The curator of this exhibit thanks the following people for their time, help and knowledge. Thank you to Jenny Kinniff for all of her help and advice. Thank you to James Stimpert for his help with navigating the rich archives of the News-Letter. Thank you to my advisor, Dr. Ronald Walters, for serving as my faculty sponsor and for permitting me to propose this project. Thank you to Dr. Jennifer Kingsley for having suggested that I apply to this inaugural fellowship class and for all of the good advice she has always given me. Thank you to the late Hugh Hawkins for offering me the chance to explore the Hopkins archives and to learn more about this tumultuous and important time in the history of the university.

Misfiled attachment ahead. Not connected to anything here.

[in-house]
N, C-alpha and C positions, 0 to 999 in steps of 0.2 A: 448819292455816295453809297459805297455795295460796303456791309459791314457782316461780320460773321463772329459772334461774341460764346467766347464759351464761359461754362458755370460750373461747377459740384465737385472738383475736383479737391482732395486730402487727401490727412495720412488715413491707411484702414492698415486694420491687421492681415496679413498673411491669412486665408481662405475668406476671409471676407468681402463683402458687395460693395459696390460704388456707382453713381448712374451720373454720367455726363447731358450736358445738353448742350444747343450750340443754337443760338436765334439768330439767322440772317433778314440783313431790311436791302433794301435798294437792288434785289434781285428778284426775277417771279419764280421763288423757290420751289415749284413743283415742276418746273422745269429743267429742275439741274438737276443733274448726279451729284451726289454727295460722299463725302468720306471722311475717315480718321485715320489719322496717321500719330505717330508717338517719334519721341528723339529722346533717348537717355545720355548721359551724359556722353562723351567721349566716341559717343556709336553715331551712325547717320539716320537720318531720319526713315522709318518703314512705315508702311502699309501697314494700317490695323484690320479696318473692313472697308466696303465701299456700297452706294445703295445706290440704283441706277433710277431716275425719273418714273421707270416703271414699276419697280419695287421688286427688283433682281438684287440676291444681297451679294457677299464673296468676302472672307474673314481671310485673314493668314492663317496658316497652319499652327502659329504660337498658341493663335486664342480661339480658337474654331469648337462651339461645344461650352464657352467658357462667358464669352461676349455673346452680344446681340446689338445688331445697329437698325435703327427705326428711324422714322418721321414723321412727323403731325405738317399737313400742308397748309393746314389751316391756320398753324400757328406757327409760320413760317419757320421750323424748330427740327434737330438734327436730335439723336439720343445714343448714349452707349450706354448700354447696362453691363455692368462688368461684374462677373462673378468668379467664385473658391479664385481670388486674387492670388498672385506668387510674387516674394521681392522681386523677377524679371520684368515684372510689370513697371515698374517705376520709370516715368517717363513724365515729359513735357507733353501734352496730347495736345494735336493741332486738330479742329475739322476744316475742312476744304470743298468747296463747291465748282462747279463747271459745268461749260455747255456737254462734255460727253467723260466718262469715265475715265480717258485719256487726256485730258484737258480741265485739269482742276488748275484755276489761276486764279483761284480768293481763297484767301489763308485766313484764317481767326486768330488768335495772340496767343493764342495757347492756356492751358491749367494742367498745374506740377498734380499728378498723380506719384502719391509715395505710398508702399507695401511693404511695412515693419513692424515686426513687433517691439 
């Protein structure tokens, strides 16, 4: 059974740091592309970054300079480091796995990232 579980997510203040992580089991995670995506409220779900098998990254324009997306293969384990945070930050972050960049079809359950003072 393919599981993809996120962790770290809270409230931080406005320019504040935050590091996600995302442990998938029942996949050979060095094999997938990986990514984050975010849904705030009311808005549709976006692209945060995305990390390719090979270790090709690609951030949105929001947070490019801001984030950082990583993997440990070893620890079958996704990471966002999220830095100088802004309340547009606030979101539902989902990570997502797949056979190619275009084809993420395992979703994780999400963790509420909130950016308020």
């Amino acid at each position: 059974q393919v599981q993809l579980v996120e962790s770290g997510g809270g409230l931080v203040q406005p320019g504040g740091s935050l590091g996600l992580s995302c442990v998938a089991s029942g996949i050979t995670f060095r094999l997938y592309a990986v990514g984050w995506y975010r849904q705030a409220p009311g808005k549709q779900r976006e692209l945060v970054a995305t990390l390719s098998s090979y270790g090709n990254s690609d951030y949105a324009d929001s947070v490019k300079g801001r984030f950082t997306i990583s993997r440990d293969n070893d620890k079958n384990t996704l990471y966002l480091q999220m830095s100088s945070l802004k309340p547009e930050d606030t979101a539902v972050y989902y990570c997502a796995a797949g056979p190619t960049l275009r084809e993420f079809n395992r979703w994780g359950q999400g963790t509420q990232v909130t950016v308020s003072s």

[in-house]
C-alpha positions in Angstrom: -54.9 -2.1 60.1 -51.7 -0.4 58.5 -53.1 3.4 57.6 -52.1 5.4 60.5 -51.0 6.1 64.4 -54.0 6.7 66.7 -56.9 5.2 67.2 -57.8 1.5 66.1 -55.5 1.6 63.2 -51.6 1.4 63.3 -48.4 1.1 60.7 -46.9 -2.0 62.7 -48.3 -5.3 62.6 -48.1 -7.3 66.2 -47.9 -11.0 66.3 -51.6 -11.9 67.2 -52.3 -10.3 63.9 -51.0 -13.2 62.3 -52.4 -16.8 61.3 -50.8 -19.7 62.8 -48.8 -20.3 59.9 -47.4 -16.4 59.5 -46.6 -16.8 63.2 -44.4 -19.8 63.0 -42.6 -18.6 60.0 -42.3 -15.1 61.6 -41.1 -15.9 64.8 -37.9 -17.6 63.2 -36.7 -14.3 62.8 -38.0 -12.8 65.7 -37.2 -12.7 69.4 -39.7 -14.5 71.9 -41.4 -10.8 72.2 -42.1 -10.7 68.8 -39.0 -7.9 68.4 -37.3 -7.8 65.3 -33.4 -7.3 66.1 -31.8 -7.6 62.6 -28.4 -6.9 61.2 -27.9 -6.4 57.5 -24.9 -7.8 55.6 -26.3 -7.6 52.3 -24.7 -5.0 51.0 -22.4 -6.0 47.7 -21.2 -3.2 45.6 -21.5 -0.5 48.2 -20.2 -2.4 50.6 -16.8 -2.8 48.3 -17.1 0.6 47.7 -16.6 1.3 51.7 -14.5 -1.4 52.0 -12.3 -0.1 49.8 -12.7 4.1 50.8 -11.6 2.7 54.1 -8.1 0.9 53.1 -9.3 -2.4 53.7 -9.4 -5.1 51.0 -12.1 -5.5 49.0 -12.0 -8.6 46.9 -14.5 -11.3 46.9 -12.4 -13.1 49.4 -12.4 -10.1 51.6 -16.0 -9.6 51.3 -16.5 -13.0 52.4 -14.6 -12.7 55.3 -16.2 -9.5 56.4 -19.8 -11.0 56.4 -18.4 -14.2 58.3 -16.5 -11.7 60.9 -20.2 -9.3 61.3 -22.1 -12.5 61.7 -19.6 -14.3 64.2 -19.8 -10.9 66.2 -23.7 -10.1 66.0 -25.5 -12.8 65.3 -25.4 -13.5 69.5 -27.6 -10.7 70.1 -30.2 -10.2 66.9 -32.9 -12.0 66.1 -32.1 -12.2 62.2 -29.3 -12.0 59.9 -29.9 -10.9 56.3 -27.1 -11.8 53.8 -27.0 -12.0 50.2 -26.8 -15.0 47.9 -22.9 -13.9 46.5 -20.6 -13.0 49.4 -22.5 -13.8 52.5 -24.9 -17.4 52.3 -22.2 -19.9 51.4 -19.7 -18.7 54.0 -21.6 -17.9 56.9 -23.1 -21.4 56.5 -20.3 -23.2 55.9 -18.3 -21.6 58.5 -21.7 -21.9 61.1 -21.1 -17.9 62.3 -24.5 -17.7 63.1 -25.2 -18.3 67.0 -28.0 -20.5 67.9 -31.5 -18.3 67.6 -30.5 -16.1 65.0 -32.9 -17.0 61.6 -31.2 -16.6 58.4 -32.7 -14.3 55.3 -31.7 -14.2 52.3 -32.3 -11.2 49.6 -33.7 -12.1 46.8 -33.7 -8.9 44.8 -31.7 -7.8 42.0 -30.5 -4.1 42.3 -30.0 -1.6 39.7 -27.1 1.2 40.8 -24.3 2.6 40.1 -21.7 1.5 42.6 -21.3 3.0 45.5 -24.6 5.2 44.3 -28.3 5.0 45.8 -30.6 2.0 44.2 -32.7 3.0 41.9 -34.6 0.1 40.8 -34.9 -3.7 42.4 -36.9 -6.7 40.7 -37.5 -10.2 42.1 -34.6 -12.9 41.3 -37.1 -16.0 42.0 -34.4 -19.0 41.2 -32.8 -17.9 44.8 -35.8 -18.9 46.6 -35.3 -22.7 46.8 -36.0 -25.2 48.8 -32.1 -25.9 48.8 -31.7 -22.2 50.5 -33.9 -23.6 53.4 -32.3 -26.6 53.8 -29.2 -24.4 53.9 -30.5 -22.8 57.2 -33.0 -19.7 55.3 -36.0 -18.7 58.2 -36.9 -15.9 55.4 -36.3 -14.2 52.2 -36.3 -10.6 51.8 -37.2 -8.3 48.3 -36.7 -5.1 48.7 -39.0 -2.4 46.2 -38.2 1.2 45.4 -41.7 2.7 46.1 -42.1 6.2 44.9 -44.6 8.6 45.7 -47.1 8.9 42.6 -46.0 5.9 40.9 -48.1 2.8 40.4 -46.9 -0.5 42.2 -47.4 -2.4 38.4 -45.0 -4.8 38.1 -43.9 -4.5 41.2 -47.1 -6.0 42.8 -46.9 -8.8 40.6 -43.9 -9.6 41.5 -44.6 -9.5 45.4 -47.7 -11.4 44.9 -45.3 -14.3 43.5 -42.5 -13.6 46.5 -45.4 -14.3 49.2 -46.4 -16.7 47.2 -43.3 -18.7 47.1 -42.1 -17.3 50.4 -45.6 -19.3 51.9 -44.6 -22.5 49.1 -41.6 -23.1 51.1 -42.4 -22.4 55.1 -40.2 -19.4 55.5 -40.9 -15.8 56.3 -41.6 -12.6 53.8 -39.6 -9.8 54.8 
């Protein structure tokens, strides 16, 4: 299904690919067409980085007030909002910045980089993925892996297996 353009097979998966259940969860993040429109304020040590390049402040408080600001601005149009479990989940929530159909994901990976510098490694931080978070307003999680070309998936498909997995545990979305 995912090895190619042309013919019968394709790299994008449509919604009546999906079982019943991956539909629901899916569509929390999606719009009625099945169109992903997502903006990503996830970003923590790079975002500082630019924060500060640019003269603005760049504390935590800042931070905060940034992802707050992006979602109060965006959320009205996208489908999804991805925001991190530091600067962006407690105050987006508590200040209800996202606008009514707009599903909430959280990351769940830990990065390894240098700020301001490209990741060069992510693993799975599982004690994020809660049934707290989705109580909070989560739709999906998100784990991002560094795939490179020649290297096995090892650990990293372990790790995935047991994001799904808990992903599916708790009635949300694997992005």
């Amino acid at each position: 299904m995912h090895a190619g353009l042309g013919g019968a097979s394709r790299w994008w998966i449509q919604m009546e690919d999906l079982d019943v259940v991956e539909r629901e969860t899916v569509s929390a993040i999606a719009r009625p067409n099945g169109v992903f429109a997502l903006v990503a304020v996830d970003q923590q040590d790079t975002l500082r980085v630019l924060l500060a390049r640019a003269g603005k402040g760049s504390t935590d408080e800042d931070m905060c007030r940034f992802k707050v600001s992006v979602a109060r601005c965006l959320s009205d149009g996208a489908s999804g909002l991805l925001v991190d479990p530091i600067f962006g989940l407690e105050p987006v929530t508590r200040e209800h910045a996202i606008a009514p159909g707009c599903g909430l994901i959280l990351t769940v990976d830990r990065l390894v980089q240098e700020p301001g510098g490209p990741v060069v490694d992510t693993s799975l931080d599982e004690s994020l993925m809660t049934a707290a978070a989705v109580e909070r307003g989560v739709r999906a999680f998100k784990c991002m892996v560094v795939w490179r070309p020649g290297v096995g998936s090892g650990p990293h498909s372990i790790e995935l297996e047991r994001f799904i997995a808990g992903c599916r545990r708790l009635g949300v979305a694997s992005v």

It meant a great deal to this curator to be offered the chance to learn more about the student activists who have come before us on the Homewood Campus. I hope that, in the documenting of the work they did so many years ago, I in some small way carry on their dream of a world more just, equal and humane. This exhibition is dedicated to student activists then and now, and to all those young people, across this country and around the world, who work tirelessly to promote justice, freedom and equality for all.
Thank you to my family. In this as in everything I do, I think of you and thank you.
The curator of this exhibit, Anne Hollmuller (BA/MA History, '18) created this exhibit as one of three inaugural Hugh Hawkins Research Fellows for the Study of Hopkins History, named after and established by long-time Amherst professor and author of Pioneer: A History of the Johns Hopkins University Hugh Hawkins (Ph.D. '54). Hollmuller will be completing an MA and a BA in History this year, with minors in French Cultural Studies and the Program in Museums & Society.